Cheekspot Scorpionfish Click to enlarge image
A Cheekspot Scorpionfish at a depth of 15 m, North West Solitary Island, New South Wales, July 2006. Image: Ian Shaw
© Ian Shaw

Fast Facts

  • Classification
  • Size Range
    The species grows to 10 cm in length.


The Cheekspot Scorpionfish has variable colouration, ranging from brown to pink or red. In many publications, the Cheekspot Scorpionfish has been listed as the Pygmy Scorpionfish.


The Cheekspot Scorpionfish can be distinguished from other Australian east coast scorpionfishes by the dark blotch on the operculum and the red-spotted fins. It has small ctenoid scales and thirteen venomous dorsal fin spines. There are small leaf-like appendages on the head and mouth. Its colouration is variable from brown to pink or red.

Not all ichthyologists agree on the taxonomy of the Cheekspot Scorpionfish. The name Scorpaenodes scaber is sometimes used for this fish. In many publications, the Cheekspot Scorpionfish is listed as the Pygmy Scorpionfish, Scorpaenodes scaber.

According to Motomura et. al. (see References, below), the two species look very similar, but the Pygmy Scorpionfish lacks a dark spot on the operculum. It is only known from the two type specimens in the Australian Museum Ichthyology Collection that were collected collected in Port Jackson (Sydney Harbour), New South Wales in 1885.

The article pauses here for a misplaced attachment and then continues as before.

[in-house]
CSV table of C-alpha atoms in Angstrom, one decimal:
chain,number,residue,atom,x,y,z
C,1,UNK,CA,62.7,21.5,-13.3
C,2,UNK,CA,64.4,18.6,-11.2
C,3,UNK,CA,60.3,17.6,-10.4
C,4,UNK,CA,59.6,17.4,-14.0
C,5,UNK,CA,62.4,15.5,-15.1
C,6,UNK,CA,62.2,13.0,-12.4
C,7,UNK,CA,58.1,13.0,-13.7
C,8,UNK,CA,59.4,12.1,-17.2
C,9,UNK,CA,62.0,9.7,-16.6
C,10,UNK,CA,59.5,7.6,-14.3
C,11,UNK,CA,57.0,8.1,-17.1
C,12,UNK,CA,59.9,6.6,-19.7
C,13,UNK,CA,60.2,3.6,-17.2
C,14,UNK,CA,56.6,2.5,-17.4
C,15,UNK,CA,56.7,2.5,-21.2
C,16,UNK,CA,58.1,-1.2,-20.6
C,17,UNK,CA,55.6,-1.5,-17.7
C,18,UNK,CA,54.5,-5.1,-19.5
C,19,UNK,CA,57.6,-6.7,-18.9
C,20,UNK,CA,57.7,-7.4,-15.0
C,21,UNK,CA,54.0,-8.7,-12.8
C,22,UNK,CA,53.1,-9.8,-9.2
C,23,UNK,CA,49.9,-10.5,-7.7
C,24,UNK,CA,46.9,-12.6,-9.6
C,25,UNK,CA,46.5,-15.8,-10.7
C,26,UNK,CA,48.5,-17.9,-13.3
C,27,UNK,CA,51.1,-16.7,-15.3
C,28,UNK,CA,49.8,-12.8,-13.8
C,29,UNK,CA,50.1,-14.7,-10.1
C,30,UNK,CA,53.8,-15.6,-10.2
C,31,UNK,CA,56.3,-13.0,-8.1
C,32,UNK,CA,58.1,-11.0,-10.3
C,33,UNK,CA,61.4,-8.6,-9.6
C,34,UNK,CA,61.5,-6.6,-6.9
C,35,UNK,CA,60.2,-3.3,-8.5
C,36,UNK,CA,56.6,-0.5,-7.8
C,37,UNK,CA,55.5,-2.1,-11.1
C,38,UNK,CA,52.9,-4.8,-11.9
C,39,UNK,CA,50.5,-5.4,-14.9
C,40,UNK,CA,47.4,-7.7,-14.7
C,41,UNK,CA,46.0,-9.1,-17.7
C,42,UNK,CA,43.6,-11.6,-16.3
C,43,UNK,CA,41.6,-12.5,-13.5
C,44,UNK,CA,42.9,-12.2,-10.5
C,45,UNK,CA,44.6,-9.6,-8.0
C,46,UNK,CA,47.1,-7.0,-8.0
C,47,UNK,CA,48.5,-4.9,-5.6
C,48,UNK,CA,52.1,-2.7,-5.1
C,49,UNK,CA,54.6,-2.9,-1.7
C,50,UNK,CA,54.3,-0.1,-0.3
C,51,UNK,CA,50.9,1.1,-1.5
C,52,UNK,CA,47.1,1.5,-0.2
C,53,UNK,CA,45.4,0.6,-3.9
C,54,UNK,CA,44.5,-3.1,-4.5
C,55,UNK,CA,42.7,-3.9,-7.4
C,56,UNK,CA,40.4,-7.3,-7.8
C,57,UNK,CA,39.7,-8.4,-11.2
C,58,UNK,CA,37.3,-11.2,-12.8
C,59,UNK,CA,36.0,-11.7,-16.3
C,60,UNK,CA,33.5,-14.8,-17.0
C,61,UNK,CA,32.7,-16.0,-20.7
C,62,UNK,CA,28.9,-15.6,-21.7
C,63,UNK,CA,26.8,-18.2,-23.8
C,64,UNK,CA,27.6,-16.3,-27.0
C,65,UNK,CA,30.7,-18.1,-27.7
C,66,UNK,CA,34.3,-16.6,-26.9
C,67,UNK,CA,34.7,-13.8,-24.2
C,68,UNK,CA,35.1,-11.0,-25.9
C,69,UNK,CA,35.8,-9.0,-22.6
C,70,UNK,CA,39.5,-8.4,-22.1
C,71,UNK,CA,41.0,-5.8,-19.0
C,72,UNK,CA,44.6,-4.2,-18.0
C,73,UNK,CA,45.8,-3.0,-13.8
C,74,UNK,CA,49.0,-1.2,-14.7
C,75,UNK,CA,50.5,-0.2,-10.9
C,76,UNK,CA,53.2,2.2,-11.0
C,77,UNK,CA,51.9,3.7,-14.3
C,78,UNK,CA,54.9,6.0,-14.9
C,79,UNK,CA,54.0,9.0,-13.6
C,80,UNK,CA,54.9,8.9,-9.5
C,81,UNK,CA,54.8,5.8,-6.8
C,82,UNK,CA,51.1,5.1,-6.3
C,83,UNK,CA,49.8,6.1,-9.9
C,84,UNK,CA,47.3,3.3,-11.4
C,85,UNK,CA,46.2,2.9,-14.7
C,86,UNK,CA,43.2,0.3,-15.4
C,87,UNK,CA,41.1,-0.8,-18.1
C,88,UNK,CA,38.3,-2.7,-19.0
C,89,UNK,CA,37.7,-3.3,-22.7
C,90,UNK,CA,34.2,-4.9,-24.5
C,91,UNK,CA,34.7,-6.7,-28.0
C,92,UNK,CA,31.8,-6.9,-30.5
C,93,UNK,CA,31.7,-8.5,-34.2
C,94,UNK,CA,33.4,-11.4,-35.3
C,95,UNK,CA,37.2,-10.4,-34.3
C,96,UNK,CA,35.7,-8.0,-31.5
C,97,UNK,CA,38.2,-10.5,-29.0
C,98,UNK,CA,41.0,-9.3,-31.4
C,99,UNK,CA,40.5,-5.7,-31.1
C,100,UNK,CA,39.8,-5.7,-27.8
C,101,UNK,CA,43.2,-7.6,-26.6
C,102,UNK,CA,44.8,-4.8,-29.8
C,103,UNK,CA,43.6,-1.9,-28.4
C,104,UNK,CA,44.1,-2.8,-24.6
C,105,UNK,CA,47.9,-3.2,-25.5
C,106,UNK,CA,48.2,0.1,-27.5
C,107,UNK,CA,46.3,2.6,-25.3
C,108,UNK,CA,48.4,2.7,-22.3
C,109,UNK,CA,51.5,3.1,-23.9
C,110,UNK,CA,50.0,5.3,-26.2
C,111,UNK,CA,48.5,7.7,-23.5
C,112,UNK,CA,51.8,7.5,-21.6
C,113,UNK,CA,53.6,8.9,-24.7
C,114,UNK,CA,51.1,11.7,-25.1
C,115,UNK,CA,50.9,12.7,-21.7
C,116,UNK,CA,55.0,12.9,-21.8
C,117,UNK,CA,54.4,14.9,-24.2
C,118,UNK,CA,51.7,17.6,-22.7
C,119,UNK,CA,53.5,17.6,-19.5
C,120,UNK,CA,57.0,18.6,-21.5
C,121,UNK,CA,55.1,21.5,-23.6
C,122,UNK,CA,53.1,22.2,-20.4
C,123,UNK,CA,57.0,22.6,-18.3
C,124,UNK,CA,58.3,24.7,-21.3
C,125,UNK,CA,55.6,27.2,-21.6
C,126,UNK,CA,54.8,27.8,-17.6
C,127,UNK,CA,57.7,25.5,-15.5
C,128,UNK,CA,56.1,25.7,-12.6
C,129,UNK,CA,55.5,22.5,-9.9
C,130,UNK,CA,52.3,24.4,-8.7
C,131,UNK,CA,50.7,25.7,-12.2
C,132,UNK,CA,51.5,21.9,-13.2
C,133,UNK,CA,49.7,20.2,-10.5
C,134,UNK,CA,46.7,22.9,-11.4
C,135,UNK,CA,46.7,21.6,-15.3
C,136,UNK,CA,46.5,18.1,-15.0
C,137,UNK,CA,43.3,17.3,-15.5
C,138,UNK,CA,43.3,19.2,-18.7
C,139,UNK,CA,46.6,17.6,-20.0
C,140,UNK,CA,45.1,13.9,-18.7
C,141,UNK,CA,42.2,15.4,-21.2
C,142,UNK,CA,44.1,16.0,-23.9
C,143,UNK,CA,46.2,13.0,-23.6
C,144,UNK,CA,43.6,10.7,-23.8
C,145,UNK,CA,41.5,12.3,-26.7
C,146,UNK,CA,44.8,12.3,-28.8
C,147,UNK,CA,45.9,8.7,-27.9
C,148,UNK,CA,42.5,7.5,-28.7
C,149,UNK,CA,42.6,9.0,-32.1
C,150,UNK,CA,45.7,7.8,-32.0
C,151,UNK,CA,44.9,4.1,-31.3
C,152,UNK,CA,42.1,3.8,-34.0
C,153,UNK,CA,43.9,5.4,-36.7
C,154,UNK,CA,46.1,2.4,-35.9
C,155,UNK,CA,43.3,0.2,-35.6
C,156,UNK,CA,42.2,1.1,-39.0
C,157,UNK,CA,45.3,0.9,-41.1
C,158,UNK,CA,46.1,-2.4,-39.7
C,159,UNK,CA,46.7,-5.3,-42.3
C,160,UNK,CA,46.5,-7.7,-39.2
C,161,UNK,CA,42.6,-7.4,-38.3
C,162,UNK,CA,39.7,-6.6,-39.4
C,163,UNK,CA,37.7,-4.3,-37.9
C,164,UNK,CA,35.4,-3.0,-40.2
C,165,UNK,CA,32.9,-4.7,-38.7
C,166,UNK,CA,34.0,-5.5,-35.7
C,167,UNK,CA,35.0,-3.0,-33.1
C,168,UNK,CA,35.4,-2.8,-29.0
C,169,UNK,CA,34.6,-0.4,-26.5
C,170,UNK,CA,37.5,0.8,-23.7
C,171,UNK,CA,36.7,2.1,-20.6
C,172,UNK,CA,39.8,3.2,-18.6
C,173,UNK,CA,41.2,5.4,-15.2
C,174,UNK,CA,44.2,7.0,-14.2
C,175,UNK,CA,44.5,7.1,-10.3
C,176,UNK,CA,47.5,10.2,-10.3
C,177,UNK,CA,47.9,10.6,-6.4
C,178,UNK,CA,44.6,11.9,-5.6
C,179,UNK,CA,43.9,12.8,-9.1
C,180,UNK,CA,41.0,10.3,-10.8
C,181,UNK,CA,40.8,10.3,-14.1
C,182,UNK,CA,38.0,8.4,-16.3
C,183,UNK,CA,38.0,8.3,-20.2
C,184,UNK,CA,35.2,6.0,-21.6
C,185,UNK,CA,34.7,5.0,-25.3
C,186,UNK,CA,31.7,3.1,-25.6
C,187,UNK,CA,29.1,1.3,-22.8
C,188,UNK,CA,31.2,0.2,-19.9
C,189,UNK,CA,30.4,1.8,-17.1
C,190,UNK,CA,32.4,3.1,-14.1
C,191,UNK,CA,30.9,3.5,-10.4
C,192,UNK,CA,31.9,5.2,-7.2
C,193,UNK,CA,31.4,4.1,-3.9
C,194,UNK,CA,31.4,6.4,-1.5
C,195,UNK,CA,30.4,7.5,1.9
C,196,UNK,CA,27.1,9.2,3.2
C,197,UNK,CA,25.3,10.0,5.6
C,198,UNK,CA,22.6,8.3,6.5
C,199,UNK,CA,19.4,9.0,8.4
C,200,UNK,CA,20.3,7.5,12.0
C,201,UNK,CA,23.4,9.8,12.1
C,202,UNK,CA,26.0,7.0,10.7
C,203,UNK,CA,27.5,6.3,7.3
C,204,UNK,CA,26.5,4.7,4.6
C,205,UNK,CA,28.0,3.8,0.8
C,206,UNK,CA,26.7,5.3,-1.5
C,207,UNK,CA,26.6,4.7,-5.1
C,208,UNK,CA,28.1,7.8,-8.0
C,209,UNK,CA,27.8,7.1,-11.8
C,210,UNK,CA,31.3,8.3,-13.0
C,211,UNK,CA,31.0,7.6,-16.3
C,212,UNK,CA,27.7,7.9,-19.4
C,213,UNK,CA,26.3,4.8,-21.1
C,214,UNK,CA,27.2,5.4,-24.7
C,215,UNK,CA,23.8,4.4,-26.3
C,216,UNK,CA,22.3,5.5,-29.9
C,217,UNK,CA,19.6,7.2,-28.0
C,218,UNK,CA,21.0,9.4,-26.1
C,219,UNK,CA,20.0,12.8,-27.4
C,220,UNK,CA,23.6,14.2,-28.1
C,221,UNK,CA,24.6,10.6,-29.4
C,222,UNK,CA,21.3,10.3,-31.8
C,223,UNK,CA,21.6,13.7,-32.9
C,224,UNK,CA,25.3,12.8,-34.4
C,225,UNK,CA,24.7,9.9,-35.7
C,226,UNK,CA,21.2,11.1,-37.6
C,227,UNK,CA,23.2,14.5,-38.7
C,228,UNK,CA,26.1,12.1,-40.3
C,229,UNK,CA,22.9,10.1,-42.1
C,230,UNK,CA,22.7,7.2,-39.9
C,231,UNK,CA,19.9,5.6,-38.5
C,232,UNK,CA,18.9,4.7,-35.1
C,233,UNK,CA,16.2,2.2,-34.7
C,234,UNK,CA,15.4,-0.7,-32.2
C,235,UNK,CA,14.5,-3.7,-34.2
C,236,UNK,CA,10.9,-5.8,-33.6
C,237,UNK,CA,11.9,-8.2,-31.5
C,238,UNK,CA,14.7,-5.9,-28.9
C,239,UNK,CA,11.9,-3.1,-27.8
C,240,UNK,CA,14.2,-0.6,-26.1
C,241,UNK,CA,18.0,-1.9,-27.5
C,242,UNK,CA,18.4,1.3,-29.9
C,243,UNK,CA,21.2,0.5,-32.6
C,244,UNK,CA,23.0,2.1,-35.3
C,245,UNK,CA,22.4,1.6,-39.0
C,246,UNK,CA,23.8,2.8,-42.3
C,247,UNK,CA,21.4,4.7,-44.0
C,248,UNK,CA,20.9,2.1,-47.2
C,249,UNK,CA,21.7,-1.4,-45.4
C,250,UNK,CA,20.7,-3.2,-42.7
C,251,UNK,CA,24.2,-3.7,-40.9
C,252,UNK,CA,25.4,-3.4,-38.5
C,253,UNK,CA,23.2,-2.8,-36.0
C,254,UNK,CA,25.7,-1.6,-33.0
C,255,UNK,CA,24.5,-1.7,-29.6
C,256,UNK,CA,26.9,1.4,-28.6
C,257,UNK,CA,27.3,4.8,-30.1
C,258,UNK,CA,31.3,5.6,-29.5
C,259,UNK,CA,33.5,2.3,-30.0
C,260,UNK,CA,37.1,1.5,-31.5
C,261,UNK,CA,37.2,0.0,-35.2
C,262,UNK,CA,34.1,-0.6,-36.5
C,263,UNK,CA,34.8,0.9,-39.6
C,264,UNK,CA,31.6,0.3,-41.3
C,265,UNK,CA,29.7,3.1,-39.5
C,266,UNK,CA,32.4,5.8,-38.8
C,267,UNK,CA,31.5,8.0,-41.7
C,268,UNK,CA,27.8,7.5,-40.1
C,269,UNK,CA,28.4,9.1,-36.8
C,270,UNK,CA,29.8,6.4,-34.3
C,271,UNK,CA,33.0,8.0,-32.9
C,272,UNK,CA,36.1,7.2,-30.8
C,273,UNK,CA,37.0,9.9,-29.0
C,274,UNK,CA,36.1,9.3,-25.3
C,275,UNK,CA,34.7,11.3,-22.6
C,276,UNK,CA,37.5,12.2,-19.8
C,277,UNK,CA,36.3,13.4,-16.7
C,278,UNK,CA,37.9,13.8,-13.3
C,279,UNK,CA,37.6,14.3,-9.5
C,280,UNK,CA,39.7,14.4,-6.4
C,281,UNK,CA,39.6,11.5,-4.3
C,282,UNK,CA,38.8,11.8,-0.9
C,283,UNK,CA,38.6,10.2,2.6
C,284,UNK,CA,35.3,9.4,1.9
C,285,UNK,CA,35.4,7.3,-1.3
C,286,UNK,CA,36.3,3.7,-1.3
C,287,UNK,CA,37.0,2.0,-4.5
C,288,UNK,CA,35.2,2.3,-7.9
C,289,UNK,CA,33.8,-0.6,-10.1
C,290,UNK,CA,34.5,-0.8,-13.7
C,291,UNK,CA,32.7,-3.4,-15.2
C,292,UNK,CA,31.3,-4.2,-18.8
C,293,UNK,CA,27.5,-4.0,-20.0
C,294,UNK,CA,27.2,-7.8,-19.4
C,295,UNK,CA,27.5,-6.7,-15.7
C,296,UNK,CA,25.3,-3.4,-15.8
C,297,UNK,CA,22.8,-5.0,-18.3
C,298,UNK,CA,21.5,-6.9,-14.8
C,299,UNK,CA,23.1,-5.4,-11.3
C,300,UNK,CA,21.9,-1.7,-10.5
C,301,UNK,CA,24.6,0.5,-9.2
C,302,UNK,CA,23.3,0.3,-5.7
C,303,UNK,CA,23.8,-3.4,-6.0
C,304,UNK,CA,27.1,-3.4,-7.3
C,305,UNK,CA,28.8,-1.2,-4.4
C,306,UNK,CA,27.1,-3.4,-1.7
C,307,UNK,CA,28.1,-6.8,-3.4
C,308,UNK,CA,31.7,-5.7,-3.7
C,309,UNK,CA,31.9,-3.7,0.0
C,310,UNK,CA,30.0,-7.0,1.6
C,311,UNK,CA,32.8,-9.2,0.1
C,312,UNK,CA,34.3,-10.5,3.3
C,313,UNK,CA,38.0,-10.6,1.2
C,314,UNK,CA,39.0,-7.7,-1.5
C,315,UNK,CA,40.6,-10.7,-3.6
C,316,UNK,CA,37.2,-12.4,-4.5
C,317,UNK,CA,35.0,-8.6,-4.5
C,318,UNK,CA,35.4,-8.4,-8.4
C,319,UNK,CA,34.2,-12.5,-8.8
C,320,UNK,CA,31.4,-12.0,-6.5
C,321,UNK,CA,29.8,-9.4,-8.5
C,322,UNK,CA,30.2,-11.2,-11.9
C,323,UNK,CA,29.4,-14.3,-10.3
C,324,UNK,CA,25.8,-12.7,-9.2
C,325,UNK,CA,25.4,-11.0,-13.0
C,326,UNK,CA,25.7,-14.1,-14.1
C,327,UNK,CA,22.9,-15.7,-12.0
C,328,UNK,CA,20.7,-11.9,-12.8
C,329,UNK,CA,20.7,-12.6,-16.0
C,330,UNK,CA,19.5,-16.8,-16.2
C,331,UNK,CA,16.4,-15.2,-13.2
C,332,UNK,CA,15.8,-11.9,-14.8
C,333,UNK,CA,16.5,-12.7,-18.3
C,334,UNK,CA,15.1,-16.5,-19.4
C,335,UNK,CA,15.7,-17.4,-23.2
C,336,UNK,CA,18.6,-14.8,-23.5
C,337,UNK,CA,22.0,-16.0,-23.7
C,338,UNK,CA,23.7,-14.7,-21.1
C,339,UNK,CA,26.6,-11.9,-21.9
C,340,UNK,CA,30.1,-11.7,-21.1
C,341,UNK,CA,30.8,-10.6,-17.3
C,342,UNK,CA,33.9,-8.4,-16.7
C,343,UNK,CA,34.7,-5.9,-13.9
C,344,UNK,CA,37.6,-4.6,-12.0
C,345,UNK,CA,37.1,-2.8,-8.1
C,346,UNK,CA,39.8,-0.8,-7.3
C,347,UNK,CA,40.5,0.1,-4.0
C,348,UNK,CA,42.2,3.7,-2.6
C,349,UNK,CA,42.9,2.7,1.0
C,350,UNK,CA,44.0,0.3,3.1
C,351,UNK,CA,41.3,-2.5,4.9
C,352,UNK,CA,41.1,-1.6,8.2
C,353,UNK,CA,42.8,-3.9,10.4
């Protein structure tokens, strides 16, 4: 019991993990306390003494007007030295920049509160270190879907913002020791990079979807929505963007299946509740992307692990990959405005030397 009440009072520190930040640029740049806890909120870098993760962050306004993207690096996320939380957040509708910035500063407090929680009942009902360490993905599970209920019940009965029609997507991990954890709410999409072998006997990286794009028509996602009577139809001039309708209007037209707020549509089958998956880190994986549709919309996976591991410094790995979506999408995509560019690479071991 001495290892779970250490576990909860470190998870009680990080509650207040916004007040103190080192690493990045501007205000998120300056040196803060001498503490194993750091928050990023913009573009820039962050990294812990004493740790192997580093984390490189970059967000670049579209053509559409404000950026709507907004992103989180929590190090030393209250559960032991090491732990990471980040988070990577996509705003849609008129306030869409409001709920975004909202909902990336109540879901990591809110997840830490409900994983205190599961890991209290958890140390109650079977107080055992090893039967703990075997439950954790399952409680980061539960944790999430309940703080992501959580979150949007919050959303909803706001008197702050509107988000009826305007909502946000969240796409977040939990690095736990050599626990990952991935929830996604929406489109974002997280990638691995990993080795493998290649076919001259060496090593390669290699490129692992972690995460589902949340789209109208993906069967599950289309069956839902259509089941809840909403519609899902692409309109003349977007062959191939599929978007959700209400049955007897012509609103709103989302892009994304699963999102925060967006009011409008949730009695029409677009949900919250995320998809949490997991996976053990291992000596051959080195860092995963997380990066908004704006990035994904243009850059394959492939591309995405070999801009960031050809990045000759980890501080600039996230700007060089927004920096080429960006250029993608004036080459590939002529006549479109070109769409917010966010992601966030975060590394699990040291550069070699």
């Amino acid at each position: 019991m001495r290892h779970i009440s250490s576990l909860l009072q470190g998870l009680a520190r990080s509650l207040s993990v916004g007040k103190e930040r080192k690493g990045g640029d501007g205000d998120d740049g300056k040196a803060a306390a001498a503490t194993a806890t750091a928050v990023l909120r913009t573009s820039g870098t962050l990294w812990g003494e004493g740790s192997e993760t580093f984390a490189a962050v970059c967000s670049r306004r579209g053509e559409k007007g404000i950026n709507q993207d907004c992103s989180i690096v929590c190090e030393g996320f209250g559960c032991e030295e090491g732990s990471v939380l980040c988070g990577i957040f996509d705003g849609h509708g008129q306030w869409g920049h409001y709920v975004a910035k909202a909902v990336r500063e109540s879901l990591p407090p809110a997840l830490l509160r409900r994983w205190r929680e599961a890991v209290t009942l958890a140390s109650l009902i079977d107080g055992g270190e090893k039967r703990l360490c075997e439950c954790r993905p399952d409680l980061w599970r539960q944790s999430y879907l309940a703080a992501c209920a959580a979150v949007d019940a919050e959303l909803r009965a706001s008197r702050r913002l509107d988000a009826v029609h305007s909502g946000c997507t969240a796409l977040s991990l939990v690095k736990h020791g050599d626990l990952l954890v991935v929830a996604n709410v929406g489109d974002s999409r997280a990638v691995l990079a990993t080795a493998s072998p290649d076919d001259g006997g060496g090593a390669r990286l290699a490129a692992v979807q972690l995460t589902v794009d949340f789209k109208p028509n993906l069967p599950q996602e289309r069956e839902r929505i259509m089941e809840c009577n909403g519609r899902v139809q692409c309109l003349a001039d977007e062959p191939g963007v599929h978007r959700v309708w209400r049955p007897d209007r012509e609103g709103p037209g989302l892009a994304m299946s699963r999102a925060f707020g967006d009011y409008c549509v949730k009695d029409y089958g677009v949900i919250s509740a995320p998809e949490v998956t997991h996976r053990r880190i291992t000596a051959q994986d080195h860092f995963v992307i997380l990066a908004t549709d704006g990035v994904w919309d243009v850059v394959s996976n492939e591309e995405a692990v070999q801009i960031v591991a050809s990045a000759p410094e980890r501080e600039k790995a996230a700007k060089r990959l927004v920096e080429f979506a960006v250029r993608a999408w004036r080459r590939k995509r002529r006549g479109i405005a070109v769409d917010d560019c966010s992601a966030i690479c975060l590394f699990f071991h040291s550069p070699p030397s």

The species has also been called Scorpaenodes littoralis in many publications. The 2010 publication of Motomura et al showed that S. littoralis is a junior synonym of S. evides.


The Cheekspot Scorpionfish is a benthic species that occurs primarily in shallow tropical marine waters. It is commonly observed upside down on the roofs of caves.


The species occurs in the Indo-West and Central Pacific. In Australia it is known from the central coast of Western Australia, around the tropical north of the country and south to the southern coast of New South Wales.

The map below shows the Australian distribution of the species based on public sightings and specimens in Australian Museums. Source: Atlas of Living Australia.


  1. Allen, G.R. 1997. Marine Fishes of Tropical Australia and South-east Asia. Western Australian Museum. Pp. 292. (as S. scaber)
  2. Hutchins, B. & R. Swainston. 1986. Sea Fishes of Southern Australia. Complete Field Guide for Anglers and Divers. Swainston Publishing. Pp. 180. (as S. scaber)
  3. Kuiter, R.H. 2000. Coastal Fishes of South-eastern Australia. Gary Allen. Pp. 437. (as S. scaber)
  4. Motomura, H., Arbsuwan, S. & P. Musikasinthorn. 2010. Thysanichthys evides, a Senior Synonym of Sebastella littoralis, and a Valid Species of Scorpaenodes. (Actinopterygii: Scorpaenidae). Species Diversity, 2010, 15, 71–81.
  5. Poss, S.G. Scorpaenidae in Carpenter, K.E. & V.H. Niem. 1999. The Living Marine Resources of the Western Central Pacific. Volume 4. Bony fishes part 2 (Mugilidae to Carangidae). FAO. Rome Pp. iii-v, 2069-2790.